100g semola durum wheat flour* 130g plain flour generous pinch very finely ground sea salt 1 egg 5 egg yolks To make tagliatelle, combine flours and salt in a large bowl. Add egg and egg yolks, then use your hands to mix very thoroughly until a firm, sticky dough forms. If necessary, add a little water to help bring dough together. (The semola flour absorbs a lot of moisture, so aim for a slightly stiffer dough as it will soften during resting.) Divide dough into 4 equal portions and flatten into discs. Wrap in plastic wrap and place in refrigerator for 30 minutes to rest. Unwrap 1 dough portion, flatten into a rectangle and lightly dust with flour. Set pasta machine to widest setting, then feed dough through 4–5 times, folding in half each time and turning it 90-degrees until smooth and width of machine. Continue feeding dough through without folding, narrowing settings on machine 1 notch each time until you reach setting 6 (about 1–2mm thick). Cut pasta length in half crossways. Using cutting attachment on pasta machine, cut dough into tagliatelle or cut into 5mm-wide strips by hand. Dust a tray with semola. Lay tagliatelle on tray. Sprinkle with a little semola to prevent strands sticking together. Repeat with remaining pasta dough. Cut radicchio in half lengthways and remove core. Cut each radicchio half into 4 wedges, then separate leaves. Remove walnut kernels from shells. Place walnut kernels in a mortar and pound with a pestle into coarse pieces. Place a large stockpot of salted water over a high heat. Bring to boil. Add tagliatelle and stir to separate strands. Cook for 3 minutes or until tagliatelle is tender but with a little bite. Drain. Meanwhile, heat butter in a large frying pan over a medium heat, shaking pan occasionally, until butter begins to brown. Increase heat slightly. Add garlic, thyme and walnut. Cook, shaking pan occasionally, for 30 seconds or until butter is well browned. Add radicchio and a pinch of sea salt. Cook, turning mixture regularly with a wooden spoon, until radicchio is well wilted. Add just-drained tagliatelle to pan and toss until well combined. Divide among serving plates and spoon over burnt butter sauce. Top with parmesan and serve with lemon wedges. Available at some delicatessens and Italian grocers. Substitute plain flour or 00 plain flour. Don’t use coarse semolina.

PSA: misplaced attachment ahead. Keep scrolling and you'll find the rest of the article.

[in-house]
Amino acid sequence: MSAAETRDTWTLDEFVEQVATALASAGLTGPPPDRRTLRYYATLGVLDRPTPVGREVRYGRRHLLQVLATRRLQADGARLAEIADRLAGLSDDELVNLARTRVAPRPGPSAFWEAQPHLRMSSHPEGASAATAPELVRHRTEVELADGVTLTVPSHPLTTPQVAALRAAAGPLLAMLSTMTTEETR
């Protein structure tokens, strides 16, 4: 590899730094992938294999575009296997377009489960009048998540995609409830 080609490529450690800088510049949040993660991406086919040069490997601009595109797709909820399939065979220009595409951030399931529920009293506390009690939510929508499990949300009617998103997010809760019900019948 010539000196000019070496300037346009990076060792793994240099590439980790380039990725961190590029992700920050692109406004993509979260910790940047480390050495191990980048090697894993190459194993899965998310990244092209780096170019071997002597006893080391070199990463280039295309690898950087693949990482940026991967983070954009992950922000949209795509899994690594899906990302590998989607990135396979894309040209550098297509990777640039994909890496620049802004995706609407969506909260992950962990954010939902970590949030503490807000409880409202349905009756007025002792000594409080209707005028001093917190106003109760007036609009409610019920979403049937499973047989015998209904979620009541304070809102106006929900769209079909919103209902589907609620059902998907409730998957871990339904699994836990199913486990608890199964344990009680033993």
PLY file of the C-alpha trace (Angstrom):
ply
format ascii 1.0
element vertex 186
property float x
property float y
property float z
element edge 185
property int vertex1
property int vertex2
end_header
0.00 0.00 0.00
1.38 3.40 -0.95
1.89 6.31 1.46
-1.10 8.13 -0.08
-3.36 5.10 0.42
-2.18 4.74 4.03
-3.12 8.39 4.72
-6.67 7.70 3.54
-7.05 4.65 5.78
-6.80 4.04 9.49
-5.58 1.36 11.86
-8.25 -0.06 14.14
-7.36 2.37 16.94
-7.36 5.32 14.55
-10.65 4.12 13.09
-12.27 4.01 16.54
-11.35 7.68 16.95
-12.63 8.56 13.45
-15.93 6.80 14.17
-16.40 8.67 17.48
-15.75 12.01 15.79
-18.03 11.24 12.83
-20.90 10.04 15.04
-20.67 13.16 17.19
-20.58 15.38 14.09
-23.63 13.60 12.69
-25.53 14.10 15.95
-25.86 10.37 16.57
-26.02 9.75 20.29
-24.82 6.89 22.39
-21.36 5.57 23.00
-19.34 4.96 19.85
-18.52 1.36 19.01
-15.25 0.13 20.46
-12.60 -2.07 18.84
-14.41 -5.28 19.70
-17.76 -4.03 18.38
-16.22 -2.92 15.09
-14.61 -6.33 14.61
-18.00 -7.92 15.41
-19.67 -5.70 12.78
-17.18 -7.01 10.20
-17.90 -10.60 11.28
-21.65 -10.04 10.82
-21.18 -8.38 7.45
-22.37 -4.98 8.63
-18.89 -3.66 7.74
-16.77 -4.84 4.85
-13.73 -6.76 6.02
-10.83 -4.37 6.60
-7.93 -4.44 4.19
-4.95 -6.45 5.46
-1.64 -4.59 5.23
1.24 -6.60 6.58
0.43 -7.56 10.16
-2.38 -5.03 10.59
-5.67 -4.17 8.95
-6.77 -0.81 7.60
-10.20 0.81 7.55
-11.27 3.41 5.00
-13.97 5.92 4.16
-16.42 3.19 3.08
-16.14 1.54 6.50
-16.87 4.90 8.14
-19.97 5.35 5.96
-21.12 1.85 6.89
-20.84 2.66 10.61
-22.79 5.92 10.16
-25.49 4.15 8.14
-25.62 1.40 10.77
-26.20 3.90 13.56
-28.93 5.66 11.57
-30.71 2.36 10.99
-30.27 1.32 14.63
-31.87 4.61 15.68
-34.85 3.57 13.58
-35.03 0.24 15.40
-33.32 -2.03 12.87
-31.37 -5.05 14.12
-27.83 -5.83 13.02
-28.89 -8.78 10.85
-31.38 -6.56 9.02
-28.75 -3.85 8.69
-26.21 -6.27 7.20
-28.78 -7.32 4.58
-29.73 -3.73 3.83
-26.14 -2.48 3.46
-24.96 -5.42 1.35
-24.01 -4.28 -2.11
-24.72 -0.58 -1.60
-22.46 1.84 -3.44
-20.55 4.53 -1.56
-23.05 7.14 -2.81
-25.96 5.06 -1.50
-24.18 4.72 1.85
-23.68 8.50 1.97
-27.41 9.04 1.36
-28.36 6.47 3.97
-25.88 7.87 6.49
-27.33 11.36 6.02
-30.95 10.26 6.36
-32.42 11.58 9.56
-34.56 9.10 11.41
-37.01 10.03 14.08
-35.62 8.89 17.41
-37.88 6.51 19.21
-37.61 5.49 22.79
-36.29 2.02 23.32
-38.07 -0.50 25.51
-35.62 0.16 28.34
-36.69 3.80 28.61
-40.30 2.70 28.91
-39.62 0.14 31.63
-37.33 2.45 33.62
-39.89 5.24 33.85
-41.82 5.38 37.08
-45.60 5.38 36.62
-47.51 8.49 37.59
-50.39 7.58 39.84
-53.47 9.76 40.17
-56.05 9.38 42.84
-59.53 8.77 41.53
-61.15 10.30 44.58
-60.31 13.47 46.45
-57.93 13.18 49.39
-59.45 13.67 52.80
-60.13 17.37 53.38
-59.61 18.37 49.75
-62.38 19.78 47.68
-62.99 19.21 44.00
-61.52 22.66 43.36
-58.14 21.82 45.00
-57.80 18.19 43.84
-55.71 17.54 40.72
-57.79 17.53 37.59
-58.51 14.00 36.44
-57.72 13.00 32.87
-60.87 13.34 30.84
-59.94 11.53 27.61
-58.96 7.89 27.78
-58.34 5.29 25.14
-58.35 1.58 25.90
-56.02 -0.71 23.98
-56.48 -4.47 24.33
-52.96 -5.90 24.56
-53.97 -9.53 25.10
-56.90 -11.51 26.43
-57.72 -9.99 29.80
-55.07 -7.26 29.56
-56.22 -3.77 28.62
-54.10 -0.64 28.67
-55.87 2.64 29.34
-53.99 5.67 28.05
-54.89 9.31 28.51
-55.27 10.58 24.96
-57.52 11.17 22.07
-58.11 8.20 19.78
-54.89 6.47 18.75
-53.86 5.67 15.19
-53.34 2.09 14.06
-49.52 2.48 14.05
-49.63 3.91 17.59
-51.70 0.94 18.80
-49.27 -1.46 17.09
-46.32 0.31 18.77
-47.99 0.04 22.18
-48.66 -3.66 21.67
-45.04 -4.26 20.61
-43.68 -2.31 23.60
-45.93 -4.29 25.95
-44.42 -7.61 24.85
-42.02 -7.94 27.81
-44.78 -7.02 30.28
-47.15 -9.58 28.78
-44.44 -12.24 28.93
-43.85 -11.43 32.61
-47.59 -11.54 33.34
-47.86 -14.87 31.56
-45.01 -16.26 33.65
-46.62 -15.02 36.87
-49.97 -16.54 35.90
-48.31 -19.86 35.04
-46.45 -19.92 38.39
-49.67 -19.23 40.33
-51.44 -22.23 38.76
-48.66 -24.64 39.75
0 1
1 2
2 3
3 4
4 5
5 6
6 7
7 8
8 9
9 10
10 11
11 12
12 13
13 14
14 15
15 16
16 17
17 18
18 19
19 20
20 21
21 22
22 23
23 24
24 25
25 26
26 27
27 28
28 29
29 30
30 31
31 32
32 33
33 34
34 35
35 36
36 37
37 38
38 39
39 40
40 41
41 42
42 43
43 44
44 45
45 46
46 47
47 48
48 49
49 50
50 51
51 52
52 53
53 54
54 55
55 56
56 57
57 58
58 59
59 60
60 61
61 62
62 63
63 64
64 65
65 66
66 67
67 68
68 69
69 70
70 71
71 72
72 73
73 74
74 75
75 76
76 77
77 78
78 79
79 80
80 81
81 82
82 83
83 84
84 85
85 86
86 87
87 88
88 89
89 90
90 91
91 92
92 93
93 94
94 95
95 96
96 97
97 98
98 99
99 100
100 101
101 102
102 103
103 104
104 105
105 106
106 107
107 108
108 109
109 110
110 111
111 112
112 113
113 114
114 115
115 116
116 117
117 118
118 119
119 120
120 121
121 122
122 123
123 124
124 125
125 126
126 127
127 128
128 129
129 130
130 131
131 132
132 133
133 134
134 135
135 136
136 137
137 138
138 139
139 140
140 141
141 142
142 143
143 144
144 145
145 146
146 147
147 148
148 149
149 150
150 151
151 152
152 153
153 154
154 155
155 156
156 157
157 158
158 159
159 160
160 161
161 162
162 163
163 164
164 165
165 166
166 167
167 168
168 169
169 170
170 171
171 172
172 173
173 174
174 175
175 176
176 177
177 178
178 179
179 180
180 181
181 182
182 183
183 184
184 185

CHICORY & RICOTTA TART Serves 4
500g waxy potatoes, such as Nicola 3 bunches chicory, thick stems removed 3 large handfuls rocket 1 bunch mint, leaves picked 150g ricotta 1 lemon, rind finely grated 1 garlic clove, peeled, finely chopped 6 eggs 1 cup coarse sourdough breadcrumbs Preheat oven to 180°C. Place potatoes in a large saucepan of cold salted water and bring to boil. Cook for 15 minutes or until just tender. Drain and cool. Thinly slice potatoes. Blanch chicory, rocket and mint in a saucepan of boiling salted water for 1 minute. Refresh under cold water. Squeeze water from leaves. Finely chop. Grease a 2-litre capacity baking dish. Layer potato over base of baking dish and season with sea salt. Place ricotta, lemon rind and garlic in a bowl. Season with sea salt and mix until combined. Add eggs and mix with a fork until combined. Add chicory mixture and stir to combine. Spread over potato in baking dish and top with breadcrumbs. Bake for 40 minutes or until tart is just set and breadcrumbs are golden brown. Serve at room temperature or cold.
Radicchio with new potatoes
Roasted radicchio with pork neck